Rick Howard:Both Steve and I, who admittedly have never worked in the energy sector, believe that it's inevitable that this vertical adopt the same path as everyone else. We think that senior leadership will not be able to resist the efficiencies gained by making such a move over the added security risk of remaining not connected. Here's Steve.
Steve Winterfeld: I'm not sure you won't see the IT and OT become more and more blended, just for operational efficiencies. There are aspects of this that, that may end up in the cloud You're starting to see the IT network and the OT network collapsed. The days of the OT or SCADA network being truly isolated are largely gone in my opinion.
Rick Howard: Marc was adamant that this wasn't so. And again, he was the Chief Security Officer of the NERC for three years, the North American Electric Reliability Corporation. He's the recognized authority here.
Marc Sachs: The computer controls that are running the grid and keeping it balanced and keeping it synchronous and so forth are in closed environments, not connected to the internet. And in fact, the regulatory measures in place, they can fine these organizations up to a million dollars a day if they're in violation. And one of the very clear standards is no path to the internet, no connection.
Marc Sachs: You really reduced your attack surface there by the fact that you're isolated, but the change that's coming up as we get into what's called distributed energy. Think of solar panels and wind turbines and people's homes that are generating power that they can sell back into the bulk power market. And even further that's large appliances like air conditioners and refrigerators and dryers and so forth that are internet connected and can be possibly attacked by an adversary who could manipulate the demand as an attack and then cause grid disruptions. So yes, that attack surface today is fairly closed, not available to an internet style attacker, but tomorrow will be absolutely a problem.
Marc Sachs: It's something the energy community is very aware of are these new distributed energy and this new control plane and highly connected IoT devices that are a big grid users. Is that a new attack problem that the security community is going to have to worry about? And think about what I'm saying here, if I'm the CISO at a power company, I have no control over you as a customer, whether you're connecting your heavy duty appliance to the internet. If you have an IoT device that you're now plugging into my electrical network and you're plugging into your router, I can't control that. And there's certainly no regulations on the books that require your device that's now interconnecting with a public utility to be secure.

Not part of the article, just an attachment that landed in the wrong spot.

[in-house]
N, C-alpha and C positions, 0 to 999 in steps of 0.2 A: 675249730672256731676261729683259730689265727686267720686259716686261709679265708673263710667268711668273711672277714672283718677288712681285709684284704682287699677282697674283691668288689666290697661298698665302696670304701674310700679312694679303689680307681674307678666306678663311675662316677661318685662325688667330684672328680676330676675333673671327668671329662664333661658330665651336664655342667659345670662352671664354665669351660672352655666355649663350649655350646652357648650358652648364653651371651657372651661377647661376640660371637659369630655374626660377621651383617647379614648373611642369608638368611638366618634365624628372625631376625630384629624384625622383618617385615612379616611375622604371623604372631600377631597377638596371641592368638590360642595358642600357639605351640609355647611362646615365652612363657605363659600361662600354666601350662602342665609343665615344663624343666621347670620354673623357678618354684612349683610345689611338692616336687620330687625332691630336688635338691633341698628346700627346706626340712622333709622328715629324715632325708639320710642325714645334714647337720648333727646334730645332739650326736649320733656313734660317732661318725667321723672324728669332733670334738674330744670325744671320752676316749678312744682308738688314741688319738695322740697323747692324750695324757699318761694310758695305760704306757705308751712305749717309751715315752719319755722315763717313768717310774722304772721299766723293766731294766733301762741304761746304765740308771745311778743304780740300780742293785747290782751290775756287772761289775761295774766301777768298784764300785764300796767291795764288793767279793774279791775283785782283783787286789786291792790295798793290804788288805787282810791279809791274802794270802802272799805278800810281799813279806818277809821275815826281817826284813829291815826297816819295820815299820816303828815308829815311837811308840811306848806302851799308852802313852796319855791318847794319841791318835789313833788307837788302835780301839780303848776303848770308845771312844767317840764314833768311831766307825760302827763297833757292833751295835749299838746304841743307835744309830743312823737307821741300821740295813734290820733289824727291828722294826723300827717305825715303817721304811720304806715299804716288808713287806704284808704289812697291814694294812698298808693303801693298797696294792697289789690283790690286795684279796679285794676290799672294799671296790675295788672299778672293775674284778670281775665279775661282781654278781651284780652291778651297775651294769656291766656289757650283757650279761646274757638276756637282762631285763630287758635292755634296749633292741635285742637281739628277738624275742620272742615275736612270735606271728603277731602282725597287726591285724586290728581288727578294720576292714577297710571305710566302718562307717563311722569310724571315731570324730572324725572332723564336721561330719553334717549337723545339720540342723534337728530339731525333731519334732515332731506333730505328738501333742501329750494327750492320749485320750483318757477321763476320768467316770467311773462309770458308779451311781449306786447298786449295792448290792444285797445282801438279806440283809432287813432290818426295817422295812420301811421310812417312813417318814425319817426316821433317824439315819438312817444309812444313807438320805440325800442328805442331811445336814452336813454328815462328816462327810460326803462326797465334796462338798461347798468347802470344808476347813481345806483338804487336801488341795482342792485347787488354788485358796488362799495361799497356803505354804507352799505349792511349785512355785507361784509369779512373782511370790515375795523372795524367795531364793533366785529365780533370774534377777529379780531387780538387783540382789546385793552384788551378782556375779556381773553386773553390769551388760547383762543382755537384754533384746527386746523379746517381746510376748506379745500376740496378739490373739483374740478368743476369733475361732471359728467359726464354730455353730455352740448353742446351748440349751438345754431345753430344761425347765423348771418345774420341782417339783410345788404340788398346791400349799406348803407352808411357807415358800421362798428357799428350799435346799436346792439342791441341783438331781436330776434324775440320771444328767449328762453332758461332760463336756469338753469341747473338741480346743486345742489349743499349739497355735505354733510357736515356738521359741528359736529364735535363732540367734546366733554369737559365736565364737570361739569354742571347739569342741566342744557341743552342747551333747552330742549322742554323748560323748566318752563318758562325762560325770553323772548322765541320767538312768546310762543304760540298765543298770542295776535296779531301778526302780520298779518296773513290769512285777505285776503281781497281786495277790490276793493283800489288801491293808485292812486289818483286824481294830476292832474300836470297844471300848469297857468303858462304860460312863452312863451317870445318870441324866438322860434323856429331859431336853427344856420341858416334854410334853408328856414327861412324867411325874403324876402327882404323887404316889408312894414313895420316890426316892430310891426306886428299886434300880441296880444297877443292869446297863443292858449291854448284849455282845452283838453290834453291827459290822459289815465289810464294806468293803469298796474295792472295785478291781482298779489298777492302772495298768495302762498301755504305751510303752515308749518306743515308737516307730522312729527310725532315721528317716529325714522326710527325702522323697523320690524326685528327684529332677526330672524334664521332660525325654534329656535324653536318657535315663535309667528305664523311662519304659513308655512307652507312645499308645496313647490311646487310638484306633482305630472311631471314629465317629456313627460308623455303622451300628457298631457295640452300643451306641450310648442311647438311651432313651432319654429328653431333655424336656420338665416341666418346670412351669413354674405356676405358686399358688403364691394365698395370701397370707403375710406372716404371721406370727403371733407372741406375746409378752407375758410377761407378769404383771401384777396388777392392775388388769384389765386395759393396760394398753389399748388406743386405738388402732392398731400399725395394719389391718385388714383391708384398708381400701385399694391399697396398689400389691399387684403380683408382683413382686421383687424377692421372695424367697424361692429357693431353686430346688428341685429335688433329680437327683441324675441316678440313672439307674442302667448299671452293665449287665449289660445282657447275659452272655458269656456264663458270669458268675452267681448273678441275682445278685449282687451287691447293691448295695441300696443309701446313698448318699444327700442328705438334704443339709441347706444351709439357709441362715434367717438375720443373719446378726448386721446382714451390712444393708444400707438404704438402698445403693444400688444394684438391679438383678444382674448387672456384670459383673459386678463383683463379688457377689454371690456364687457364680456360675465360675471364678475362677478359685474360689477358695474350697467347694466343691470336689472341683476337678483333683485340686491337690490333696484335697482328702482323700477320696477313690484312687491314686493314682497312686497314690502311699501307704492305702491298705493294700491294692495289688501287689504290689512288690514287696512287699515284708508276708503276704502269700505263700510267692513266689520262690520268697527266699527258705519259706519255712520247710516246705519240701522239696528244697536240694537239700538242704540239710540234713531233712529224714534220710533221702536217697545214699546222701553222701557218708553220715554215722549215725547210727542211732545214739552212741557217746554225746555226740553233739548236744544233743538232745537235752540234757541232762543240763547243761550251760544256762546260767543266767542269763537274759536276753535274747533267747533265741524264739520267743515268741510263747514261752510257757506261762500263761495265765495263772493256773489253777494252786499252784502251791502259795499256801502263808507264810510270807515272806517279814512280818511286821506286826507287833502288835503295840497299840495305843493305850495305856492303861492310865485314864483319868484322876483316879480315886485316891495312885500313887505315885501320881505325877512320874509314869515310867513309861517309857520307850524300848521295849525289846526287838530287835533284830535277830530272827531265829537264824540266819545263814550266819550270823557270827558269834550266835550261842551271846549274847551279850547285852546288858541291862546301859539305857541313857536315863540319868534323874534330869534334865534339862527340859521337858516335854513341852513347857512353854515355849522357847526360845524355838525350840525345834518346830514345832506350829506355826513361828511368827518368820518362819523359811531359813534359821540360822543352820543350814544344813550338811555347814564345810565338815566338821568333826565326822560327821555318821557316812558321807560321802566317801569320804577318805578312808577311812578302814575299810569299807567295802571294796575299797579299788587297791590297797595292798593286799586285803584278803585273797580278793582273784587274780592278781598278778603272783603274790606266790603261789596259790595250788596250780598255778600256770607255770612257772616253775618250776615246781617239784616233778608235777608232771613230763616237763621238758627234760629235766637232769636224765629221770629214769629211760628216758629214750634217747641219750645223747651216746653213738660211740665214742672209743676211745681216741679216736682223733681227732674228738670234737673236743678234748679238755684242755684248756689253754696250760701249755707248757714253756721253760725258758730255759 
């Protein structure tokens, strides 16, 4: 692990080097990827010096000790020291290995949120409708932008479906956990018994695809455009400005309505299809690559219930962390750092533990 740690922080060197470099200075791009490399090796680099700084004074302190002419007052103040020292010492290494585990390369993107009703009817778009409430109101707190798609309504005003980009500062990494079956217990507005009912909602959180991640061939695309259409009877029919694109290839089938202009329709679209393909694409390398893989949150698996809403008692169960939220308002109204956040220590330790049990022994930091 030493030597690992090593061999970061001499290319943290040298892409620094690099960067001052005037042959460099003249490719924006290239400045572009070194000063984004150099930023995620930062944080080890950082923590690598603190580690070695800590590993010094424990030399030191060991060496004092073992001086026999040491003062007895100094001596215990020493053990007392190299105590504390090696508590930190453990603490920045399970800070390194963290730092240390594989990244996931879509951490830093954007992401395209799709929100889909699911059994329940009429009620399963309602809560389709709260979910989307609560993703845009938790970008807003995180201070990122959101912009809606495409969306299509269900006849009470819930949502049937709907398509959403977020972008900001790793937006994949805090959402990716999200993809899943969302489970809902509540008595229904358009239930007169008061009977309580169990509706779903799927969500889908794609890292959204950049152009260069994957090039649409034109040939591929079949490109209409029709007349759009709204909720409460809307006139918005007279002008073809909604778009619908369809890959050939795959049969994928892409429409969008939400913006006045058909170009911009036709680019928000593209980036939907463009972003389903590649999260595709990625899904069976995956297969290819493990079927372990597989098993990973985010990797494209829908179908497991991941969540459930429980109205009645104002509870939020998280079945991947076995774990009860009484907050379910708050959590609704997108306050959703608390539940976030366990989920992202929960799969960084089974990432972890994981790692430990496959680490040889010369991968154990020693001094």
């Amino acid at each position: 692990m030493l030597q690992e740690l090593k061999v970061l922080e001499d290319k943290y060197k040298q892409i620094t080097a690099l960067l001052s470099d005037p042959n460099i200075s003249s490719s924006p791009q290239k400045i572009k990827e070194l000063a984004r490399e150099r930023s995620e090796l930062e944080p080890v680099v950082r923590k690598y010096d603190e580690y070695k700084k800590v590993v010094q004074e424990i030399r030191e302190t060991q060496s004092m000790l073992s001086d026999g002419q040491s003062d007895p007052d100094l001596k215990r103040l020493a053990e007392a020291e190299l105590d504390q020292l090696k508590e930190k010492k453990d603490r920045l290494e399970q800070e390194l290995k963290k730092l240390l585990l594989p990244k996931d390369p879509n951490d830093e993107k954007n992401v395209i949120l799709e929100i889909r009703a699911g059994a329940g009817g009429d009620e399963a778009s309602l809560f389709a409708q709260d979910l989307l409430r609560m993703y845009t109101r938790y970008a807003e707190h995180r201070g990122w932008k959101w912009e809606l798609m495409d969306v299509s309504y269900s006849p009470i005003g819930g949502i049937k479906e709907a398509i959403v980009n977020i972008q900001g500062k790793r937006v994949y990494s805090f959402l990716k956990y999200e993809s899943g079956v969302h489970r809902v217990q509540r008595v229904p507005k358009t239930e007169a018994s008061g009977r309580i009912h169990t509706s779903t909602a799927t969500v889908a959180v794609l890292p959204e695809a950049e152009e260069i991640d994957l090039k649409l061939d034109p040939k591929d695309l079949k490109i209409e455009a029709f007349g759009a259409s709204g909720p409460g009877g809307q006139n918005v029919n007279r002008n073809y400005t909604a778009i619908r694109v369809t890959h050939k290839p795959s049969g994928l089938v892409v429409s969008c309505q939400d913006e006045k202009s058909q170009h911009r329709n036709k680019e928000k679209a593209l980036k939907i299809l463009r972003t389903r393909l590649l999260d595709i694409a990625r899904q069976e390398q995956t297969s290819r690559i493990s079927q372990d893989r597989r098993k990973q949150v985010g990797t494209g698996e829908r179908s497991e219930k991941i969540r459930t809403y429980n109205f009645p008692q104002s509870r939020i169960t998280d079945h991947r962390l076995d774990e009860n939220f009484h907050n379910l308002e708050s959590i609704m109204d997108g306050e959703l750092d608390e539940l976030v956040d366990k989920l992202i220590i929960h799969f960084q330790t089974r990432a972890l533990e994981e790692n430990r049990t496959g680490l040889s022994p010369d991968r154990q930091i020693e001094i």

Rick Howard: But when I pointed out that was exactly what Steve and I were thinking that this slow march to internet efficiency would drive this configuration and it would be inevitable that those OT systems would be connected to the internet, Marc was still determined that this should not be so.
Marc Sachs: I disagree. I disagree Rick. There's a difference between being connected for email and for, regular business purposes and interconnecting the control systems.
Marc Sachs: The same argument would be said is, okay, well, why don't we interconnect the flight control computer on every airplane out there to the internet. We don't do that.
Marc Sachs: Or same thing with banks, the banking transactions. Why don't we just run them over the internet? We don't, we have private networks for that. And you can go on and on with where there are private control networks that do not connect to the public internet.